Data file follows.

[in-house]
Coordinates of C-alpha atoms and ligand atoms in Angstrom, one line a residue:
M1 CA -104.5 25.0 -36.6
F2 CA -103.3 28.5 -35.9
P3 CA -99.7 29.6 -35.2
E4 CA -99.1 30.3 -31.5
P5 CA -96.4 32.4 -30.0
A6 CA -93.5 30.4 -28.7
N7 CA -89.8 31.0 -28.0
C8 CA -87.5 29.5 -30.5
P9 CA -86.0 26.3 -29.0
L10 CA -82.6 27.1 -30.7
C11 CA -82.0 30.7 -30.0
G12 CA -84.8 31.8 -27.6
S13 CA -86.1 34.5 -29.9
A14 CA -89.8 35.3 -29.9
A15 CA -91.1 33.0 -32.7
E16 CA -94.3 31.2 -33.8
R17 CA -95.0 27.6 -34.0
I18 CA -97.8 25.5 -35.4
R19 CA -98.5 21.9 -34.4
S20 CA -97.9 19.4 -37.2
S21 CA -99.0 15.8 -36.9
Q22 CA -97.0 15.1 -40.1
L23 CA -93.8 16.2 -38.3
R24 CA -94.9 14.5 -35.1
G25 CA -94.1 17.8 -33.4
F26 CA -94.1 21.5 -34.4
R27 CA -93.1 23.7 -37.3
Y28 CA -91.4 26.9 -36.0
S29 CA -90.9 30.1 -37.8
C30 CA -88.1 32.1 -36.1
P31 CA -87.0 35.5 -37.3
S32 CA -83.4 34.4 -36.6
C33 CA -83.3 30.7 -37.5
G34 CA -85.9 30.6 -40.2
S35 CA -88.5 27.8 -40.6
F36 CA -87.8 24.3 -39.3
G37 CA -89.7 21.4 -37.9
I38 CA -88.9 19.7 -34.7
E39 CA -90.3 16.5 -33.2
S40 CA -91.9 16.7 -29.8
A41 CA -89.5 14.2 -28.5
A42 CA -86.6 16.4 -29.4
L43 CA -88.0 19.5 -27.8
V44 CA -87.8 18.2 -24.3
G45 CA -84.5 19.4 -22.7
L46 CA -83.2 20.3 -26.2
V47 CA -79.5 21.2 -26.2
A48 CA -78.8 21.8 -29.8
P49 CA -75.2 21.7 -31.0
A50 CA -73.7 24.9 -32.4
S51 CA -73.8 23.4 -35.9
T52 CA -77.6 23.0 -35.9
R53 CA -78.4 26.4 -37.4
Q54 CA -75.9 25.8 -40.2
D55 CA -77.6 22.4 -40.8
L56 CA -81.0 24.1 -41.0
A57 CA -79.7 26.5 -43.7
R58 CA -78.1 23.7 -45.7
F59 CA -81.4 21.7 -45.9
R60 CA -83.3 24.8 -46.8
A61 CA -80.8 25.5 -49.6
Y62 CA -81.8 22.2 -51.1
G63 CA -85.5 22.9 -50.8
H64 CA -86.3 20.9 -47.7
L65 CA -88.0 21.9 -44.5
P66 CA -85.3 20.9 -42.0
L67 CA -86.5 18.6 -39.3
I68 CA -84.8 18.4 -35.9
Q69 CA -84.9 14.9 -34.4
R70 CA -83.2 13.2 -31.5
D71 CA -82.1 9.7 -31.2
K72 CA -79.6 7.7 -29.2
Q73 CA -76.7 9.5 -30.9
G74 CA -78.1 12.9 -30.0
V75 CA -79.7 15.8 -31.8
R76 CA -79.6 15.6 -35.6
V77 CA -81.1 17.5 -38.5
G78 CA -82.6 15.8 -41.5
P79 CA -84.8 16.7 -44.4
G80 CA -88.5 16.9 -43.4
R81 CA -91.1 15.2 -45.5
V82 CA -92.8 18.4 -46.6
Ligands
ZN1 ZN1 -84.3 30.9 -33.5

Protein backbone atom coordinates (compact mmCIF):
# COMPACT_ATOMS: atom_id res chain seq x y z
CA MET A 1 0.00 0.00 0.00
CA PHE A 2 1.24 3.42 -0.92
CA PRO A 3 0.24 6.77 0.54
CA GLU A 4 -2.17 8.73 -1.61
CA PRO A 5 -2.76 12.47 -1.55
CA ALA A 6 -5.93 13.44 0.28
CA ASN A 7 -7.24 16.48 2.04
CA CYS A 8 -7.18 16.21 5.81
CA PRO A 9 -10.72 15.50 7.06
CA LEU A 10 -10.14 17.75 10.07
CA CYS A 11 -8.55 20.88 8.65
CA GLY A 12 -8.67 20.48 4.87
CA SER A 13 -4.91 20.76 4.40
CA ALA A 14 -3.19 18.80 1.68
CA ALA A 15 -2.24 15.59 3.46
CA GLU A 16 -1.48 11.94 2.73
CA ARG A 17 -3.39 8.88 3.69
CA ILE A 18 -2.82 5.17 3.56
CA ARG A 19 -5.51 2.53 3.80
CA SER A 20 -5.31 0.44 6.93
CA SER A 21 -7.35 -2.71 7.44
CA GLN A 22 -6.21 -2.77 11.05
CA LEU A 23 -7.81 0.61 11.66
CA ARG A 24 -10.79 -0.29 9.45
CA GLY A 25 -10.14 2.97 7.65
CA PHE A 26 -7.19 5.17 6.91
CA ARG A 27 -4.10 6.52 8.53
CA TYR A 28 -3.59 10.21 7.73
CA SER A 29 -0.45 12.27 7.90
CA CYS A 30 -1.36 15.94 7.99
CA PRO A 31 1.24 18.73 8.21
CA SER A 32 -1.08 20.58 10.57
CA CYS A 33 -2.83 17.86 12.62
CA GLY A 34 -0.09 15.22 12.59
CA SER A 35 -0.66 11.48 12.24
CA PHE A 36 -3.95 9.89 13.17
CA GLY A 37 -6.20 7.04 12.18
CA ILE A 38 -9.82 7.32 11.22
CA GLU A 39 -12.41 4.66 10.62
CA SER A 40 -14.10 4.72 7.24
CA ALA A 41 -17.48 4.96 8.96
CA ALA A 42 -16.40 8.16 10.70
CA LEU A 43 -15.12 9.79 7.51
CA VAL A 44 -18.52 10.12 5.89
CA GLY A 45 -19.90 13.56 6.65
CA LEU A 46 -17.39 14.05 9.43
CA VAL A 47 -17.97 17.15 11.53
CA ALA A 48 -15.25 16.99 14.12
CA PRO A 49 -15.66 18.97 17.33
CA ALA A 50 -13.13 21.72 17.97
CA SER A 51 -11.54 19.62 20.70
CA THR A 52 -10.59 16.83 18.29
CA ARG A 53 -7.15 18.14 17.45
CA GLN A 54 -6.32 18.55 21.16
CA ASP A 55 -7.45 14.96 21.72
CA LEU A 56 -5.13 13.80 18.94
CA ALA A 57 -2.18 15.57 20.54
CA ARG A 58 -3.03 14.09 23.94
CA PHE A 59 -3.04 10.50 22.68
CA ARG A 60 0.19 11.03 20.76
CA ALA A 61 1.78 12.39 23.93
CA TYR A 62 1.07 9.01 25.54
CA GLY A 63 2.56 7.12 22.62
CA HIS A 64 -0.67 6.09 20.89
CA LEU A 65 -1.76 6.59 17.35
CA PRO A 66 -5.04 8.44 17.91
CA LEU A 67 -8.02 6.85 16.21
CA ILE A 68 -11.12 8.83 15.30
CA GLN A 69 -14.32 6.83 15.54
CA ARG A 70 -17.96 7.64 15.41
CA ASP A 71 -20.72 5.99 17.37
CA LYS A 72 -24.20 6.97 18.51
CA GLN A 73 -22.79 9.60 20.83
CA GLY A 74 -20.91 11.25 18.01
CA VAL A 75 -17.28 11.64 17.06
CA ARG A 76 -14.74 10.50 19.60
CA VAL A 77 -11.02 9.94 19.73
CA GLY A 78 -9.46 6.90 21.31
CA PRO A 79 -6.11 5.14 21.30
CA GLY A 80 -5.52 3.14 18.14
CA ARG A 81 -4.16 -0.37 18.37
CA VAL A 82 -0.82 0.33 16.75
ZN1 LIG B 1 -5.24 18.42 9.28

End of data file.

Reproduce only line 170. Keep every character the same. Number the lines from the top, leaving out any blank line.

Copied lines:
CA VAL A 82 -0.82 0.33 16.75